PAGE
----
March 2003 | Monitor on Psychology | Vol. 34 No. 3

March 2003 Monitor cover

COVER:
Cover topic: Anger

  • When anger's a plus

    Despite its mixed reputation, anger can play a constructive role at home, at work and in the national consciousness, psychologists are finding

  • Angry thoughts, at-risk hearts

    Researchers are exploring whether angry and hostile people's coping and social support affect their risk for poor cardiovascular health.

  • Hostility associated with immune function

    Aggression and hostility can affect tumor necrosis factor — a protein that is released by immune cells and other tissues.

  • 'Goo, gaa, grr?'

    Researchers are still looking for consensus on how and when anger first appears in infants.

  • Anger across the gender divide

    Researchers strive to understand how men and women experience and express anger.

  • Advances in anger management

    Researchers and practitioners are examining what works best for managing problem anger.

Bee flying near flowers

SCIENCE WATCH

Science watch: Food for thought

Honeybees can use short-term memory to alternate between two food sources, a new study suggests.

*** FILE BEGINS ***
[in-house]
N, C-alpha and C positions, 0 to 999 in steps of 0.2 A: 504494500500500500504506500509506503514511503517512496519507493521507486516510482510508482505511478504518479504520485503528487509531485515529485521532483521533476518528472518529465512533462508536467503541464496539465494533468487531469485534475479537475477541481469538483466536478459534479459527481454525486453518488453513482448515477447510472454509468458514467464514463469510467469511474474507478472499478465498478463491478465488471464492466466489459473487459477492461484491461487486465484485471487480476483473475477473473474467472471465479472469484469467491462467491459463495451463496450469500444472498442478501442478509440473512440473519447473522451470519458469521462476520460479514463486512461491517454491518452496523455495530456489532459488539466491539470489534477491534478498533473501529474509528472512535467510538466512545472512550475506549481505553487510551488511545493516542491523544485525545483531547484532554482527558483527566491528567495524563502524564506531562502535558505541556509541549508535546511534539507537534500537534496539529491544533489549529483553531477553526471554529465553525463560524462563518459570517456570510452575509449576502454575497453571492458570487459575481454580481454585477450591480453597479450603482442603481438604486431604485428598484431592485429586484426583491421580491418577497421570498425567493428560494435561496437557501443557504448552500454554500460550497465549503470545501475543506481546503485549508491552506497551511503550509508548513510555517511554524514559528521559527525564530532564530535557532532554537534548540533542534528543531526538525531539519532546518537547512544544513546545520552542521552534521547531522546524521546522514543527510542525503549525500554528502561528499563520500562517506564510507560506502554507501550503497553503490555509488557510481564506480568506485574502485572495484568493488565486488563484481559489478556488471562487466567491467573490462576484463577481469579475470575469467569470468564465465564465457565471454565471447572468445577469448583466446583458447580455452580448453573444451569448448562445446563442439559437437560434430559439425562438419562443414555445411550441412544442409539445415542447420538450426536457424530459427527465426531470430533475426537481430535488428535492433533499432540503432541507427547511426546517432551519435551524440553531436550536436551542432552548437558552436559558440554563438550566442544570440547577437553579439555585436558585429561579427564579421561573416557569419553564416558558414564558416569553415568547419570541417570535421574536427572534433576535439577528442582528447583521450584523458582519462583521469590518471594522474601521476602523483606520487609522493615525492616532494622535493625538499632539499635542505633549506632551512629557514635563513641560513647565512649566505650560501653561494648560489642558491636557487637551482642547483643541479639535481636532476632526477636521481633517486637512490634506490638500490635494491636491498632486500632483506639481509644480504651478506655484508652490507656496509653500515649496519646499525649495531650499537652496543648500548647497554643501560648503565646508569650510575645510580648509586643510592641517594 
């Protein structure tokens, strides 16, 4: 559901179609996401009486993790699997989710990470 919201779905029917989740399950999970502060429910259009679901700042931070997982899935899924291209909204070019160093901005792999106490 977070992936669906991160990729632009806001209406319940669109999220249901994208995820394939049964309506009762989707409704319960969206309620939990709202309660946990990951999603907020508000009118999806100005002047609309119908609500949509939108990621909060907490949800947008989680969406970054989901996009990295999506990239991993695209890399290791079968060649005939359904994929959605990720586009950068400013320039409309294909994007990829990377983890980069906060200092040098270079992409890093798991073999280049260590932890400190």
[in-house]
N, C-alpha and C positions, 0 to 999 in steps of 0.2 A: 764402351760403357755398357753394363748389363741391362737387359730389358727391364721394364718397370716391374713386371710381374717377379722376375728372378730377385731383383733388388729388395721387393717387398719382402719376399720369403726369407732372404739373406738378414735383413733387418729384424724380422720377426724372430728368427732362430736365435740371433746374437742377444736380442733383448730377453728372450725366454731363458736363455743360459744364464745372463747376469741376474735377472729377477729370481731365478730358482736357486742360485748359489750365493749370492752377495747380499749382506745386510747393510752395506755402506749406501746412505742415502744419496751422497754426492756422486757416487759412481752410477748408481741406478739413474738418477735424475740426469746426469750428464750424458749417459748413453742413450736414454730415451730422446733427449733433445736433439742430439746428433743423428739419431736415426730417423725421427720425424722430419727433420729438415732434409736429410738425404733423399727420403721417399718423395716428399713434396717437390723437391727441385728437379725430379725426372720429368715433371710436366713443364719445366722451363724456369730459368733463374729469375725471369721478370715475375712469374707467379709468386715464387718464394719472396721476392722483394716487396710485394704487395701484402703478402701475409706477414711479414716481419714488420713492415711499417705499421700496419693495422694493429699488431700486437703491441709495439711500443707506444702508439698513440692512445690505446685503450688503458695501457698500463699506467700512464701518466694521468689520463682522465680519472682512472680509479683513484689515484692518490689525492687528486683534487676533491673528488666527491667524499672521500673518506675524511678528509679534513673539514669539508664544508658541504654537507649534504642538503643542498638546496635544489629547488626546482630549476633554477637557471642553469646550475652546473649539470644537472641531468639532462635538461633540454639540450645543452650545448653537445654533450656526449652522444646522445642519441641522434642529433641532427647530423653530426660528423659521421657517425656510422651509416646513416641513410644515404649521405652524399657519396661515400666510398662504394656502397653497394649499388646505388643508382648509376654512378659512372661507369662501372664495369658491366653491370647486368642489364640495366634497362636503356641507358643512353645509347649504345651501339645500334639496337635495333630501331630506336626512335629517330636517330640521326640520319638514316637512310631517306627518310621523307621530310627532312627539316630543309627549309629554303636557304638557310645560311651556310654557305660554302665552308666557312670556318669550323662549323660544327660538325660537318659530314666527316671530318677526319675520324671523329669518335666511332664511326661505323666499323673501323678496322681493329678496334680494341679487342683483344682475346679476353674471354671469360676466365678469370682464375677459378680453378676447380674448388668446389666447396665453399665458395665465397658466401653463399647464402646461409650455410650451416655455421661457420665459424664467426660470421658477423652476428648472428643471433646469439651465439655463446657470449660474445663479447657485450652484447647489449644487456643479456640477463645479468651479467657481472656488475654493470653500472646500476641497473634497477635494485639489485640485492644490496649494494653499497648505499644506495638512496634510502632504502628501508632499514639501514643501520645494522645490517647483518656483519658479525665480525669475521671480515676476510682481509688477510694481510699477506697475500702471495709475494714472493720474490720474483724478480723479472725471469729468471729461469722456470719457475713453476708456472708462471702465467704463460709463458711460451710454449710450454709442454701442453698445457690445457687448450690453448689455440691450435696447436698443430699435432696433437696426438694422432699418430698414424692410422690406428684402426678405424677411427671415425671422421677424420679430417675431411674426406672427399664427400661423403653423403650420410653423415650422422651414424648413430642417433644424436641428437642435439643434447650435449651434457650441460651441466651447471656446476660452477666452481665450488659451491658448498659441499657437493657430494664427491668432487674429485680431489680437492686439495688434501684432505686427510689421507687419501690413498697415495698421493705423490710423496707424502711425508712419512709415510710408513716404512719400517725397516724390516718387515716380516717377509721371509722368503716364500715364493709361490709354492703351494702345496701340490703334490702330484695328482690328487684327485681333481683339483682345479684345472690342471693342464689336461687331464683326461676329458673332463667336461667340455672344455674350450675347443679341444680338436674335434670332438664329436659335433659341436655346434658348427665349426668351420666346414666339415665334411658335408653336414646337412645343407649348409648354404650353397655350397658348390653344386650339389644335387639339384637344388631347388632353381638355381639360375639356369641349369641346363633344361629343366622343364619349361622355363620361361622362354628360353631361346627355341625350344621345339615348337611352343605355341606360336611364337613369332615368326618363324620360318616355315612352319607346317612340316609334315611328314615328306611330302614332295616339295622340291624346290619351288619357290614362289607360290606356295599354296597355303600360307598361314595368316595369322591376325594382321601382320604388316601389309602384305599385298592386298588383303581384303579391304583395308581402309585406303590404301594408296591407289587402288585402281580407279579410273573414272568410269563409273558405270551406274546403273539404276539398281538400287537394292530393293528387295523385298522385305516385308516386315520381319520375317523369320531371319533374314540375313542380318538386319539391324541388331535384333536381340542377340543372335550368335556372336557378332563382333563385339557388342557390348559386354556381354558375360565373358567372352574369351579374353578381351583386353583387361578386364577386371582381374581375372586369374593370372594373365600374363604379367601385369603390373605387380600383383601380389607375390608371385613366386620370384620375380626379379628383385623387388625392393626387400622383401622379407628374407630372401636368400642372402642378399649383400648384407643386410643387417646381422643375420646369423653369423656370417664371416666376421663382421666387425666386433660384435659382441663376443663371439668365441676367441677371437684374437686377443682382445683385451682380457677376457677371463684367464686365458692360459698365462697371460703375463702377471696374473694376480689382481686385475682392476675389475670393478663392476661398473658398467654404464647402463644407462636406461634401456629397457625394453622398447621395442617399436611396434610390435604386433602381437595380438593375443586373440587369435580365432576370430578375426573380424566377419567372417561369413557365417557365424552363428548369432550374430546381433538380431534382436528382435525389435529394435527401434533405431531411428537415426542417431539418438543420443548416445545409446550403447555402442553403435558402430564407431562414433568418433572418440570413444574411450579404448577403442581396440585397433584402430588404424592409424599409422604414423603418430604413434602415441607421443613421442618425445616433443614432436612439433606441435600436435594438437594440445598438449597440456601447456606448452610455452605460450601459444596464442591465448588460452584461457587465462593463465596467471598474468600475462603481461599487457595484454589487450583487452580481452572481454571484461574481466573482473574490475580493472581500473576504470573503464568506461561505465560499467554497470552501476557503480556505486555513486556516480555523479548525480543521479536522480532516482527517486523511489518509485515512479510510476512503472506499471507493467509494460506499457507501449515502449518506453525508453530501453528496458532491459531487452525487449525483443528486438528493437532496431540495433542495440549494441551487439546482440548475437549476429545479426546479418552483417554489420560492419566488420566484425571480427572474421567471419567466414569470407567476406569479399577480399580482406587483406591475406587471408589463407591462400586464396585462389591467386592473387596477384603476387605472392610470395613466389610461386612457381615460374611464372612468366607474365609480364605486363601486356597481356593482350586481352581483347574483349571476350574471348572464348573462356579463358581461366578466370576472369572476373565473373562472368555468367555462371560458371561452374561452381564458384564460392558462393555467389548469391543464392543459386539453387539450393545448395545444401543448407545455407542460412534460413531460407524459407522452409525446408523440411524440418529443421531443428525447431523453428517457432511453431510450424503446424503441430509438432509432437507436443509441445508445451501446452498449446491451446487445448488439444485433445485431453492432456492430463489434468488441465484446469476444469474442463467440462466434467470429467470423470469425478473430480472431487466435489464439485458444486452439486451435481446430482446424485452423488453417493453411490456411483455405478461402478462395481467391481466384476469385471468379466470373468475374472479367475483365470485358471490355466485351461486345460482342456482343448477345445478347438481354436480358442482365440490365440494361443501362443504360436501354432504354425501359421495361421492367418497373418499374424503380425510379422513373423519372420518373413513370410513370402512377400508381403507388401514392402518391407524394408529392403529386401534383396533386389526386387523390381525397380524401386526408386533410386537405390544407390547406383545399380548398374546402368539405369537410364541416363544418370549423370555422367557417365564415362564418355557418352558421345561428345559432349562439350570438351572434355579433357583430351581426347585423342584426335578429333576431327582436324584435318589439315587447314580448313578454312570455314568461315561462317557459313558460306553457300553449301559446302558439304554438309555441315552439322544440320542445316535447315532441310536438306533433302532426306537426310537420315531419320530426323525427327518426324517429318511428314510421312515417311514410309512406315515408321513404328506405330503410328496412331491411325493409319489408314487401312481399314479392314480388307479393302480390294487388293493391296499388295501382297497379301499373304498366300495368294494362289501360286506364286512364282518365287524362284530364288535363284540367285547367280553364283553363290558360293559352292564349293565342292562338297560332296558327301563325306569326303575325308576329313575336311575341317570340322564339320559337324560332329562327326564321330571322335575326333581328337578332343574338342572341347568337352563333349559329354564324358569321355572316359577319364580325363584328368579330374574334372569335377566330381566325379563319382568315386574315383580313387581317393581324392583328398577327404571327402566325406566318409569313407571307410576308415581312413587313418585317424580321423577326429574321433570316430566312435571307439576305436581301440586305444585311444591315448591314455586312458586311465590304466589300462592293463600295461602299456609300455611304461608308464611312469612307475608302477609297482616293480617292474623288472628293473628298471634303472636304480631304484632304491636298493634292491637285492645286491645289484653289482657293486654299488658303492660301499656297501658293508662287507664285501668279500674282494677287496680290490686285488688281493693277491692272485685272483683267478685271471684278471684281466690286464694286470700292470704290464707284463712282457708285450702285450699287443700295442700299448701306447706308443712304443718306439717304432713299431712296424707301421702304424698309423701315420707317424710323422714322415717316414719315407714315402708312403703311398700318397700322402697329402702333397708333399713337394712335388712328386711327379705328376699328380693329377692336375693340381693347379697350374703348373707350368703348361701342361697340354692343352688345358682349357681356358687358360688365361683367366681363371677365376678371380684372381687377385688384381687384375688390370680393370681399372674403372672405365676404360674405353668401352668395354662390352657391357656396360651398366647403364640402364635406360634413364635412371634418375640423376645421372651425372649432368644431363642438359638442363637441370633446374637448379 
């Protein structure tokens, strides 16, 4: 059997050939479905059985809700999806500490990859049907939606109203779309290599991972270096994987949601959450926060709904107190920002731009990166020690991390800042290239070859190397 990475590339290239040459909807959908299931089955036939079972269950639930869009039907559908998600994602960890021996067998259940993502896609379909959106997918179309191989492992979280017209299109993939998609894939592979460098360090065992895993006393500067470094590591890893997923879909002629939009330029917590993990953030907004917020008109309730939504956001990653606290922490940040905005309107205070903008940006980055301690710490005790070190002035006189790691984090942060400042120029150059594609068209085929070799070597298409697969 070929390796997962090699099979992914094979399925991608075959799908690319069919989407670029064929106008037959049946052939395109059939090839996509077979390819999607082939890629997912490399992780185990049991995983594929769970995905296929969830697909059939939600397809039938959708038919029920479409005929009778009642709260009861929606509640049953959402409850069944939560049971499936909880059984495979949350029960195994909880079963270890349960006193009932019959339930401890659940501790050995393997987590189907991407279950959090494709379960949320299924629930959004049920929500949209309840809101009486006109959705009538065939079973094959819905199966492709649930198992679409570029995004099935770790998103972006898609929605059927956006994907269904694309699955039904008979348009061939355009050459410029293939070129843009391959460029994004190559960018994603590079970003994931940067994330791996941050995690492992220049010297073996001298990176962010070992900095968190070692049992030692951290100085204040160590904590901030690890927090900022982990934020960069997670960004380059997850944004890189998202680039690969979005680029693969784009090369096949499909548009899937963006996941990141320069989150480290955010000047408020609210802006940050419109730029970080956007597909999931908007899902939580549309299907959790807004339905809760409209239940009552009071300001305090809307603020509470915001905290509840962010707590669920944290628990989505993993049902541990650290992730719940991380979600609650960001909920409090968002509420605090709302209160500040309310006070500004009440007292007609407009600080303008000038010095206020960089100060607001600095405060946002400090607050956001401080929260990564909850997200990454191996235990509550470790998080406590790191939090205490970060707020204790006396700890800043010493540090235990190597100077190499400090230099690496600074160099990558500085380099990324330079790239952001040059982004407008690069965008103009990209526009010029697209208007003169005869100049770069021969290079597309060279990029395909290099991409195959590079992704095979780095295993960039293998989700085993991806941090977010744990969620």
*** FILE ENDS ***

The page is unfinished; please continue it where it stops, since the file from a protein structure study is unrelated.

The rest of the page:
Politics

FEATURES

Political science

Allegations of politicization are threatening the credibility of the federal government's scientific advisory committees.

A stop-gap in the flow of sensitive patient information

HIPAA's minimum necessary requirement was created to limit the amount of patient information that managed-care companies can request.

Coping with cancer through social connection

A psychosocial treatment model at Walter Reed Army Medical Center helps breast cancer patients and their partners find comfort and answers.

Helping young cancer patients return to normal life

As more children survive cancer, psychologists are helping them overcome the academic, social and cognitive obstacles that result from the disease and its treatments.

Working together for education

A new APA interdivisional coalition aims to showcase psychology's research findings on education to the public and policy-makers.

Off the beaten tenure track

Is the nation's rise in nontraditional faculty for better or worse?

Braving the ice

Psychologists journey to Antarctica to evaluate those stationed there during the severe winters.

Graduate training grant winners

Interdisciplinary psychology programs focused on the underserved have secured $2 million in federal funding.

American flag in front of Nation's Capital in DC

PUBLIC POLICY UPDATE

Public interest policy and the new Congress: challenges and opportunities

Health and education programs facing termination could use psychologists' advocacy.

Corrections

CORRECTIONS